The Justice Initiative and our Syrian partners have investigated the Syrian government chains of command responsible for the chemical attacks on Eastern Ghouta, uncovering evidence showing the roles of senior officers within. These government branches include the SSRC’s Branch 450, which supports the planning and execution of Syria’s chemical weapons attack; the Republican Guard; the Syrian Missile and Artillery Directorate; the General Command of the Army and Armed Forces; the 4th Armored Division; the 155th Missile Brigade; the 104th and 105th Brigades of the Presidential Guard. We have also submitted evidence concerning the roles of Maher Al-Assad, brother of President Bashar al-Assad, who gave personal orders for the attacks, and President al-Assad, who held the highest responsibility in authorizing the attack.
Khan Shaykhun Chemical Weapons Attack
On the morning of April 4, 2017, a Sukhoi-22 aircraft took off from Shayrat Airbase and dropped a sarin bomb on the town of Khan Shaykhun in the Idlib Governorate. The sarin attack resulted in upwards of a hundred deaths and hundreds of injuries.
The Joint Investigative Mechanism of the United Nations and the Organization for the Prohibition of Chemical Weapons (OPCW) investigated the attack and concluded that it was “confident that the Syrian Arab Republic is responsible for the release of sarin at Khan Shaykhun" on April 4, 2017. The chain of command responsible for the chemical attack on Khan Shaykhun includes the pilot of the aircraft, commanders of the 22nd Air Division, the commander of the Syrian Arab Air Force and Syrian Arab Air Defense Forces, and the Chief of Staff of the Army and Armed Forces, with President Bashar al-Assad holding the highest responsibility in authorizing the attack.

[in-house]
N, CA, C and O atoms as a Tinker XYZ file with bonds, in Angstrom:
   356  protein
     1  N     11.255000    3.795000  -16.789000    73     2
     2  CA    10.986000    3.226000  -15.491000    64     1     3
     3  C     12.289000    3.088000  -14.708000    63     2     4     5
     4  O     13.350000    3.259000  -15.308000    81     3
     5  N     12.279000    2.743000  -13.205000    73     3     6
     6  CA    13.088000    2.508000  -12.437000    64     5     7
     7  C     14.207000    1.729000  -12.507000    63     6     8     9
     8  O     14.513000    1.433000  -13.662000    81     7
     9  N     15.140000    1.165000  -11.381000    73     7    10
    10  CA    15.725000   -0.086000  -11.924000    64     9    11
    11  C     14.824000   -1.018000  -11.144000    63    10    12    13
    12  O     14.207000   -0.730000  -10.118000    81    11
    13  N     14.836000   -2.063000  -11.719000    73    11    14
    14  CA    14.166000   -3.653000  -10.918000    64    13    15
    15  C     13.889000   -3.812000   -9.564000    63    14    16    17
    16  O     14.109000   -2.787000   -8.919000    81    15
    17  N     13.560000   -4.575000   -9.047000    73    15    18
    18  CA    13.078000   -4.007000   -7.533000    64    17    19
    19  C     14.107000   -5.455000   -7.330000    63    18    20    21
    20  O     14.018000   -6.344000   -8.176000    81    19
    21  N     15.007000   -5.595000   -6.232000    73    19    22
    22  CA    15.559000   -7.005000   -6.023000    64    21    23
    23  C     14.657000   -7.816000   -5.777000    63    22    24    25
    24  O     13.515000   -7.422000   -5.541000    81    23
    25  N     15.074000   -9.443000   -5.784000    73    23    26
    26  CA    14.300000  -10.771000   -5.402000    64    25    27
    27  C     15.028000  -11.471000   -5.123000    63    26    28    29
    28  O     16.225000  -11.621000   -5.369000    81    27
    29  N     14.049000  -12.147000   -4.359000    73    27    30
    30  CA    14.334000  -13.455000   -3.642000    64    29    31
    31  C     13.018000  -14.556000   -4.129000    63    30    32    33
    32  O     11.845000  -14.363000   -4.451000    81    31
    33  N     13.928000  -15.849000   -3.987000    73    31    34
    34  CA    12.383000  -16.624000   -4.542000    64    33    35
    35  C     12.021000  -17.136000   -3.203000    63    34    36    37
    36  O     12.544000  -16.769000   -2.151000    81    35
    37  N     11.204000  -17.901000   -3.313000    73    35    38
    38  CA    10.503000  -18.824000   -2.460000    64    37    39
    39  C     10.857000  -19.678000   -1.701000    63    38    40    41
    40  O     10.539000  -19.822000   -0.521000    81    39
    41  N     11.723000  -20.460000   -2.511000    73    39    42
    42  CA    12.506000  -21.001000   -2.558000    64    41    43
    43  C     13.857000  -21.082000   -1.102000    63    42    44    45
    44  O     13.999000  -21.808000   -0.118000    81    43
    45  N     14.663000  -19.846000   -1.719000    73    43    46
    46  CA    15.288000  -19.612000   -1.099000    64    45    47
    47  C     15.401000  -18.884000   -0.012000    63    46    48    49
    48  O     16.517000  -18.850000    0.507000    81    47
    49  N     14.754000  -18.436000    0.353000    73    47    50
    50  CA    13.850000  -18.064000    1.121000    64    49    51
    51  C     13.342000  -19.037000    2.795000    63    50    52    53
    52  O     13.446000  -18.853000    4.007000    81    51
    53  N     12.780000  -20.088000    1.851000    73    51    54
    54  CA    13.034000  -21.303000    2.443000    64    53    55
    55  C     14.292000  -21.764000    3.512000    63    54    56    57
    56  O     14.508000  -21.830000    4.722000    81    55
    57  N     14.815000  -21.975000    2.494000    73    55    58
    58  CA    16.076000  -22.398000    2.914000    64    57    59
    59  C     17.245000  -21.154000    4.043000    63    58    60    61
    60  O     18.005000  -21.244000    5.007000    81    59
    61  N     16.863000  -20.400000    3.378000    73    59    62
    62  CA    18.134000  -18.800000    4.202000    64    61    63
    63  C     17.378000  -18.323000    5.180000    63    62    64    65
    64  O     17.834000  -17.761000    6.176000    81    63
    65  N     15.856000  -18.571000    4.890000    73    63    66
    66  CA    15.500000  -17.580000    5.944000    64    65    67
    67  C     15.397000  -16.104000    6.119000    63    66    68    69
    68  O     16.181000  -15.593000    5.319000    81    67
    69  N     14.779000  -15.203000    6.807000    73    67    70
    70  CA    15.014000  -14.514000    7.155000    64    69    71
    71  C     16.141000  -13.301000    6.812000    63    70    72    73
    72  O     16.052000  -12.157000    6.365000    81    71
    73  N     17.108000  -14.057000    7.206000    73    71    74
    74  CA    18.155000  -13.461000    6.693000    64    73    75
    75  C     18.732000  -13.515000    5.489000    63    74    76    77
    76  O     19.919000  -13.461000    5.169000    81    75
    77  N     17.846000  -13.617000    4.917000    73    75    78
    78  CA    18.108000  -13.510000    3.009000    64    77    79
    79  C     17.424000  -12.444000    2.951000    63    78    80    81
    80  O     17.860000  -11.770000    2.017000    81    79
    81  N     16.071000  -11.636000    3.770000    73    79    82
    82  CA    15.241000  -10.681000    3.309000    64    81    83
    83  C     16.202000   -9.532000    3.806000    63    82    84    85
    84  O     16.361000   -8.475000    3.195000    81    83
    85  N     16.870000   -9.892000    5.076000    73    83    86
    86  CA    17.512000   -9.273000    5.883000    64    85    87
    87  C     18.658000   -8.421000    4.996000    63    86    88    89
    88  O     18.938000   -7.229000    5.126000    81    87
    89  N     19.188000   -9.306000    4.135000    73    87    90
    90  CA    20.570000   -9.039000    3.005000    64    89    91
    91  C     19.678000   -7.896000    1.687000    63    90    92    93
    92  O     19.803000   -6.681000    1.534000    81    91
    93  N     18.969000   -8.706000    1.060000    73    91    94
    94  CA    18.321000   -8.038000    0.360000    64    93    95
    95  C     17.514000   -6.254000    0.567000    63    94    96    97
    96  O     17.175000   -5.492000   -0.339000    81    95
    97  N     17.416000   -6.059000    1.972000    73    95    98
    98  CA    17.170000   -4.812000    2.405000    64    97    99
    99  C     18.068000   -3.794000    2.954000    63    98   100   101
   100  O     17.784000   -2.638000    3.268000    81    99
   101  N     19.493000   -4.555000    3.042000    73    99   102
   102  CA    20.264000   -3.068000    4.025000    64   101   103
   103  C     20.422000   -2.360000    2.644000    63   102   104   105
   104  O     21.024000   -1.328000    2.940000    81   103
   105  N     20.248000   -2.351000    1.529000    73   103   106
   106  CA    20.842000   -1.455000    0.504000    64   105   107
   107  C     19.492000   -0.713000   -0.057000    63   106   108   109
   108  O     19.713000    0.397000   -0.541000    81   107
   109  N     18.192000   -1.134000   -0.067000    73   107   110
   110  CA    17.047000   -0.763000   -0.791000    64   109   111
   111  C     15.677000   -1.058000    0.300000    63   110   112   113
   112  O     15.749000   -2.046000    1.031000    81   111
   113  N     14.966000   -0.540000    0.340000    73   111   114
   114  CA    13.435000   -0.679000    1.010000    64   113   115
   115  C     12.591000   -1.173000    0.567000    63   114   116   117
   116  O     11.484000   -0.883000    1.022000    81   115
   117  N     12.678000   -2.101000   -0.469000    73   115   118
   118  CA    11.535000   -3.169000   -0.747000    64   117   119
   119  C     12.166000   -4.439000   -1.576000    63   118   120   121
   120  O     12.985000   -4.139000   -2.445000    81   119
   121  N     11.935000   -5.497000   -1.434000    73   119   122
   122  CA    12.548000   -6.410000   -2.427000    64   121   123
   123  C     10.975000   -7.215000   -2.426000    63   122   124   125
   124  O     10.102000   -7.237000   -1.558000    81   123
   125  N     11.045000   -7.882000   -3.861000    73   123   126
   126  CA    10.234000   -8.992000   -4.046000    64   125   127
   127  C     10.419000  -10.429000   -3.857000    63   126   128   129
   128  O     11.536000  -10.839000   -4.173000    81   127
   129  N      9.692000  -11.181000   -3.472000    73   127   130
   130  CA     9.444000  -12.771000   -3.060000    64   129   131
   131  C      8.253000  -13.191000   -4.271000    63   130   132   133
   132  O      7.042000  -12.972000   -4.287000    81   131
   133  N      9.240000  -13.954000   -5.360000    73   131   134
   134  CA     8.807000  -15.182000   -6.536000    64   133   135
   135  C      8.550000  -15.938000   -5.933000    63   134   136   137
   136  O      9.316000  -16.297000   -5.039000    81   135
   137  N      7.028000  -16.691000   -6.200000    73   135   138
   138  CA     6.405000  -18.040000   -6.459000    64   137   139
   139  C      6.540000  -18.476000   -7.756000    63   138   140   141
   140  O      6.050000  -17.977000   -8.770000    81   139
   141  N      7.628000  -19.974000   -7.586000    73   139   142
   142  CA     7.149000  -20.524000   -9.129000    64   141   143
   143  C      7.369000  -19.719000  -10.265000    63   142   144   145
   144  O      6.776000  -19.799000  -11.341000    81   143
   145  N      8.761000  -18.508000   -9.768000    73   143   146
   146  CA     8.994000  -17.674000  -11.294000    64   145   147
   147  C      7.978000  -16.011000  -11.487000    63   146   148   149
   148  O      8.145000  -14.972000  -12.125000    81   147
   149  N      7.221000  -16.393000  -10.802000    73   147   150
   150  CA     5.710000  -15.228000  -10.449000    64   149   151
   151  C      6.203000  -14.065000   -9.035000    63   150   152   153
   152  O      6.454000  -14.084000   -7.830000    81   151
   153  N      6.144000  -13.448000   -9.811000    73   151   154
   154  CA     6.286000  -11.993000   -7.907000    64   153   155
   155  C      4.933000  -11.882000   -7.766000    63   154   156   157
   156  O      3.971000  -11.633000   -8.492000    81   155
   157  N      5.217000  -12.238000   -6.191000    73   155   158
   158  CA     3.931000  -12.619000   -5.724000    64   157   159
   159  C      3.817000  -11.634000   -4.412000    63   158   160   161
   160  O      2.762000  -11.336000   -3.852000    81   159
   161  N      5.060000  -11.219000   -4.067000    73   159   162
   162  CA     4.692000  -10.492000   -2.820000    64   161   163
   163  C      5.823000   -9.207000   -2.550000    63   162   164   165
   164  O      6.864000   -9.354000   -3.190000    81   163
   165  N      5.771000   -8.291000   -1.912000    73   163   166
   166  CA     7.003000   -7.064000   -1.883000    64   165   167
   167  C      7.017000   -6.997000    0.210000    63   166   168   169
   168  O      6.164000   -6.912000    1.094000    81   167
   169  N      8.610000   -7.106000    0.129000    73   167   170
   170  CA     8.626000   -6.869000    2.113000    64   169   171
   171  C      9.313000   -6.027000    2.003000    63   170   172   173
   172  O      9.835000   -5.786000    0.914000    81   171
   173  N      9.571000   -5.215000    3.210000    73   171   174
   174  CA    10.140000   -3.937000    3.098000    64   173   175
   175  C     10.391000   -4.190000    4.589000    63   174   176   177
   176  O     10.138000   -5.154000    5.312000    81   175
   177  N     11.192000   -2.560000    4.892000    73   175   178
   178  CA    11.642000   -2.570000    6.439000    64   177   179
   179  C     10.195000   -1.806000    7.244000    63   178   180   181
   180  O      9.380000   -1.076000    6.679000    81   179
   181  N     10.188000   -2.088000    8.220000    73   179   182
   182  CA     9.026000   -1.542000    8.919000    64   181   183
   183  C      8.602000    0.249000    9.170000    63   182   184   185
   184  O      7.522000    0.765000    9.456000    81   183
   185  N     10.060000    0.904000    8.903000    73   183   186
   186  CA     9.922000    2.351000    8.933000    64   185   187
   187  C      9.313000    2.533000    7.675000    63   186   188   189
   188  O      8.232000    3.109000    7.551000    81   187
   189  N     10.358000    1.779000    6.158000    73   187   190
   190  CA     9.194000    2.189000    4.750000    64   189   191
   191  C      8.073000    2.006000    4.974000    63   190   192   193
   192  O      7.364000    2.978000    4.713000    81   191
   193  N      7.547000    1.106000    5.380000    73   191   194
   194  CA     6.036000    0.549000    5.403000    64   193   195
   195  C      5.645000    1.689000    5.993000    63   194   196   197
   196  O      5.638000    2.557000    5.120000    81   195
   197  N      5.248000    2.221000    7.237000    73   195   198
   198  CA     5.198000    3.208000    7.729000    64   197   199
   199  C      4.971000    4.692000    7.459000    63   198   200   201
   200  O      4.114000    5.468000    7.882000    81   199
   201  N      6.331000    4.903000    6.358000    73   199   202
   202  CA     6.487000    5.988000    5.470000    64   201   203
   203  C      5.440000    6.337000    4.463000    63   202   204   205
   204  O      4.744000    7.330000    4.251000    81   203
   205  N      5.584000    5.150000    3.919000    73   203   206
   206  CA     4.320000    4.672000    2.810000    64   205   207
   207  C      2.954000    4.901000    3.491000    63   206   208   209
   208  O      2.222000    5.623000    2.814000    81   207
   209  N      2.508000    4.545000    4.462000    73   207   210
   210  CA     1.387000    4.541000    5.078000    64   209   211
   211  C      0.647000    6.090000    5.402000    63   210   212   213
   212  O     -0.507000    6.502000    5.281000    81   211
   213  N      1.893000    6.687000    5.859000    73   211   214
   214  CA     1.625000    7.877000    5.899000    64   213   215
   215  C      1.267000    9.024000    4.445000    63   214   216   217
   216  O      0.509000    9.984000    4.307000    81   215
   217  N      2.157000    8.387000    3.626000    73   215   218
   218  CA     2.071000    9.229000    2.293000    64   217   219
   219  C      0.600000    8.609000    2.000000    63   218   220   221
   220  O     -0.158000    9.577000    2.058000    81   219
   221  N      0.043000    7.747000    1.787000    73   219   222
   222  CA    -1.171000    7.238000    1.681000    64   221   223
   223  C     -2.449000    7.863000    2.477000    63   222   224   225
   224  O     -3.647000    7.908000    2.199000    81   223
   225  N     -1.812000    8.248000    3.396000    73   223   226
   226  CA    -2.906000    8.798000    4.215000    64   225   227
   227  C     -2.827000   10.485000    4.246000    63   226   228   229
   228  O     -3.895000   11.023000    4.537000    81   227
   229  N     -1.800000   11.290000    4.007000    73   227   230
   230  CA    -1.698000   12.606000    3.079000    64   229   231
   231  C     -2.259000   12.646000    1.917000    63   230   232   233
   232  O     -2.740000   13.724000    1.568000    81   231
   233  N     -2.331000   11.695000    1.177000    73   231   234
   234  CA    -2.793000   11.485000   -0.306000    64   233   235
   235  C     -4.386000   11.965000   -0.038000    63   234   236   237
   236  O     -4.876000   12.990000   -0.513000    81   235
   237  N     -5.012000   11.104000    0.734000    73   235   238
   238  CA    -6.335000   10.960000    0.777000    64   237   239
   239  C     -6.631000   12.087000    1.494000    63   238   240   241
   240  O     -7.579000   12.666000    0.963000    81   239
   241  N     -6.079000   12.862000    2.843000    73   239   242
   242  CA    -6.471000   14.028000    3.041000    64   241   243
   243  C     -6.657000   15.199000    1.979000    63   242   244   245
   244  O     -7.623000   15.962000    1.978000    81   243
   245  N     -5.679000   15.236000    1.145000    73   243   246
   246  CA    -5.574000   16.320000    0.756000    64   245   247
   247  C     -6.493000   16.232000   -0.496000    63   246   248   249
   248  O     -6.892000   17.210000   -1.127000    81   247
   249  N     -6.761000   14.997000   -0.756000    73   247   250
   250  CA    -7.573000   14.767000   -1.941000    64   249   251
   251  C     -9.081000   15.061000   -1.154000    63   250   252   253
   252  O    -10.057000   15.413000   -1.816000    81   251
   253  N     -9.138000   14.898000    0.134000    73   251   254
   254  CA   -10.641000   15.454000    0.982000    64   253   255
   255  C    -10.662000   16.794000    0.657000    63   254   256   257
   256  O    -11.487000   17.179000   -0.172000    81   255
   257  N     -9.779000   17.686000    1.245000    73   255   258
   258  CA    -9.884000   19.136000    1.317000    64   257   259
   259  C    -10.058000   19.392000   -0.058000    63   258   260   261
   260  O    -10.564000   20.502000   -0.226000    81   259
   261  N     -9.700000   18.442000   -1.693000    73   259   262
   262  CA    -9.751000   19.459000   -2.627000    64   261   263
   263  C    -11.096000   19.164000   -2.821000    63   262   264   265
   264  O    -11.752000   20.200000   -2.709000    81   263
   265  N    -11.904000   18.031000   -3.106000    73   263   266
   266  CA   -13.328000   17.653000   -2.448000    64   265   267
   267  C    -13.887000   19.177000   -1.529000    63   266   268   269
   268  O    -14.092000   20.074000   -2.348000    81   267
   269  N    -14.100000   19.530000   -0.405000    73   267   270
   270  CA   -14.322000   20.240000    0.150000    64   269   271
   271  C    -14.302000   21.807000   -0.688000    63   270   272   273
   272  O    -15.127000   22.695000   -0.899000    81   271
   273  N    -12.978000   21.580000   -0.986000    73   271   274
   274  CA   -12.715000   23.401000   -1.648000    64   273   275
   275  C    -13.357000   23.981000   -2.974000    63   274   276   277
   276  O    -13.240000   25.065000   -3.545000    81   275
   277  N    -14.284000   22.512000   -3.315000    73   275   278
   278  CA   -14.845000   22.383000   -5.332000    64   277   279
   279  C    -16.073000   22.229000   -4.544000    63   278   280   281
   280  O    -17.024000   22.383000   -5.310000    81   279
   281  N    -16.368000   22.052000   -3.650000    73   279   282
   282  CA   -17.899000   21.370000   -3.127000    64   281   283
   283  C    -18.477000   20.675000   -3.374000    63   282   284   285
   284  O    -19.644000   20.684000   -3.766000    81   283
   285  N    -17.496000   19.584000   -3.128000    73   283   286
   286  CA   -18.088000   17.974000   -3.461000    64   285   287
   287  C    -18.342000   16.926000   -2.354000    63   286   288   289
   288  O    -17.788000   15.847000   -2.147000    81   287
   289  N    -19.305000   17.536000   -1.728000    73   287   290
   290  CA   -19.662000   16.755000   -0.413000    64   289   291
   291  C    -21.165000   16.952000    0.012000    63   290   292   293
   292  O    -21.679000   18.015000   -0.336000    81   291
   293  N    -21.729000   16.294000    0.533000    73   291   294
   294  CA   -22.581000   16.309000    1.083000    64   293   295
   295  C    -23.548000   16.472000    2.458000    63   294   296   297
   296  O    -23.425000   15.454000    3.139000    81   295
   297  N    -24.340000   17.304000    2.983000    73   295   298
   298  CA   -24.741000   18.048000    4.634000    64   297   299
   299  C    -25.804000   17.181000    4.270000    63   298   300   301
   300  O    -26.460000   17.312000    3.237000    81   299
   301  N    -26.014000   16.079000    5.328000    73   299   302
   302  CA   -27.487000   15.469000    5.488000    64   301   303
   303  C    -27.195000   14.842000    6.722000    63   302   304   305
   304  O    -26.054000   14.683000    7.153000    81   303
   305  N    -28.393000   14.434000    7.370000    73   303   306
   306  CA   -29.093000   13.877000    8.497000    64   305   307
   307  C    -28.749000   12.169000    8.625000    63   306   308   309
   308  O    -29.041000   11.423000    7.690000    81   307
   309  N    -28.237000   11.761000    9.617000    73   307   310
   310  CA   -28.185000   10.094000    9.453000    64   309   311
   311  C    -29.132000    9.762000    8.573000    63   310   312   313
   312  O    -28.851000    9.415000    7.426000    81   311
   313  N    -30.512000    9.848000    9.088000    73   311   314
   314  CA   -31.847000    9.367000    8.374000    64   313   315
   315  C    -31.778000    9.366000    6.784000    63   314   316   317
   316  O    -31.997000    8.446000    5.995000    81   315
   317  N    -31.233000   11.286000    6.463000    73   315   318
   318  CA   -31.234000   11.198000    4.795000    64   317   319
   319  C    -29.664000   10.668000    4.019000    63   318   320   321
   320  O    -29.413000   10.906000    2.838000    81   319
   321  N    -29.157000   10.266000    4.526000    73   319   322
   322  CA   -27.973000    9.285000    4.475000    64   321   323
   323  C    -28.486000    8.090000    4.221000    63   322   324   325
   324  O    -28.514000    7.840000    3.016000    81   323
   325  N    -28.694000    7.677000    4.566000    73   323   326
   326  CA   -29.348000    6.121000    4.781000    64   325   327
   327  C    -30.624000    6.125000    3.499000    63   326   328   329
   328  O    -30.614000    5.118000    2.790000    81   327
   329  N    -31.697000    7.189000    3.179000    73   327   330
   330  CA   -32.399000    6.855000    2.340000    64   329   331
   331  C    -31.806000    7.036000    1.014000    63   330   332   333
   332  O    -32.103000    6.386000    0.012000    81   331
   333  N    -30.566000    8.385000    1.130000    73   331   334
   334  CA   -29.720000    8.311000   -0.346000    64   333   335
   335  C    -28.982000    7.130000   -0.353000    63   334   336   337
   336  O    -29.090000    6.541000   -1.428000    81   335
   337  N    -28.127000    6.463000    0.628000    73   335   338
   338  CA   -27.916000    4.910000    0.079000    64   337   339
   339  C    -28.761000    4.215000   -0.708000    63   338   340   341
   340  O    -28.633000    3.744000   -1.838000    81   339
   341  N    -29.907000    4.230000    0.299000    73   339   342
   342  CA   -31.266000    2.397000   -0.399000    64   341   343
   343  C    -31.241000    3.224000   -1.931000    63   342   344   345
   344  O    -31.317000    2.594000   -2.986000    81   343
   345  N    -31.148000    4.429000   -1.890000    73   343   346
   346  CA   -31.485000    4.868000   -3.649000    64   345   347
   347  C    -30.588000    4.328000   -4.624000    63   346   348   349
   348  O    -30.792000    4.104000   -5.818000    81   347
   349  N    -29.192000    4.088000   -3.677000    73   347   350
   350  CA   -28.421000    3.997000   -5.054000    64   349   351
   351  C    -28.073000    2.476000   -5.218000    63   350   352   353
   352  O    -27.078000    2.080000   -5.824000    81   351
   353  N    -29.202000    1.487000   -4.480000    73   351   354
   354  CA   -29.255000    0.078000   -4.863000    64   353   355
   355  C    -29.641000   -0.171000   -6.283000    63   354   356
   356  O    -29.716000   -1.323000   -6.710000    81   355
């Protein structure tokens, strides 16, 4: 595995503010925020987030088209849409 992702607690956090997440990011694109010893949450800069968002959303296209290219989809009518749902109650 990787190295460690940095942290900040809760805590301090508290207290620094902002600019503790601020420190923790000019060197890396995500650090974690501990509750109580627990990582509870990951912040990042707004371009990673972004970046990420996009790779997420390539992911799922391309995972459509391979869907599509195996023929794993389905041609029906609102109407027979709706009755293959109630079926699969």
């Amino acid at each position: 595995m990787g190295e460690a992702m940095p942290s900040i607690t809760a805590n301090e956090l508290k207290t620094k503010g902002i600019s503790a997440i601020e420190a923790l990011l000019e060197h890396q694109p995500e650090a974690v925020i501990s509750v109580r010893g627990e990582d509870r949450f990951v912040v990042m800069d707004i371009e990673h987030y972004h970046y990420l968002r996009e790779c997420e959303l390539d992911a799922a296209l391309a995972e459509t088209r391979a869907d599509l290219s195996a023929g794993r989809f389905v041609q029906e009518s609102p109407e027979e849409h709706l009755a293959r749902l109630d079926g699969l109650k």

Open Society Justice Initiative Involvement
Since 2017, the Justice Initiative has partnered with Syrian Archive and the Syrian Center for Media and Freedom of Expression to investigate chemical weapons attacks and to identify the perpetrators and chains of command responsible. Our work on chemical weapons accountability has been supported by investigators at ArcticWind Solutions, the Human Rights Center Investigations Lab at UC Berkeley School of Law, and C4ADS.
The Justice Initiative and its partners interviewed over 90 witnesses to build its dossier of evidence. This includes numerous former government insiders, who are willing to provide testimony to judicial authorities. Additionally, the Justice Initiative represents more than more than twenty survivors of chemical weapons attacks who seek to give evidence to the French judicial authorities.
The complaints in Sweden is part of a legal campaign by survivors and civil society organizations seeking accountability for Syria’s use of chemical weapons. The complaints in Sweden follow the filing by the Justice Initiative, Syrian Archive and the Syrian Center for Media and Freedom of Expression in October 2020 of a criminal complaint with the Office of the German Federal Public Prosecutor. The complaint in Germany related to the chemical weapons attacks on Al-Ghouta in 2013 and on Khan Shaykhoun in 2017. It also follows the filing of a criminal complaint and civil party application in France in April 2021 concerning chemical attacks at Douma on 5 August 2013 and Eastern Ghouta on 21 August 2013.
French Criminal Investigation of Chemical Weapons Attacks In Syria
On March 1, 2021, the Justice Initiative joined Syrian survivors of chemical weapons attacks, the Syrian Center for Media and Freedom of Expression (SCM), and Syrian Archive in seeking a French criminal investigation for the August 2013 chemical weapons attacks on the city of Douma and on Eastern Ghouta.
German Criminal Investigation into Chemical Weapons Attacks in Syria
The Justice Initiative has joined with Syrian groups in filing the first criminal complaint against Syrian government officials for the 2013 and 2017 chemical weapons attacks in Ghouta and Khan Shaykhun. The complaint was filed before the Office of the German Federal Prosecutor.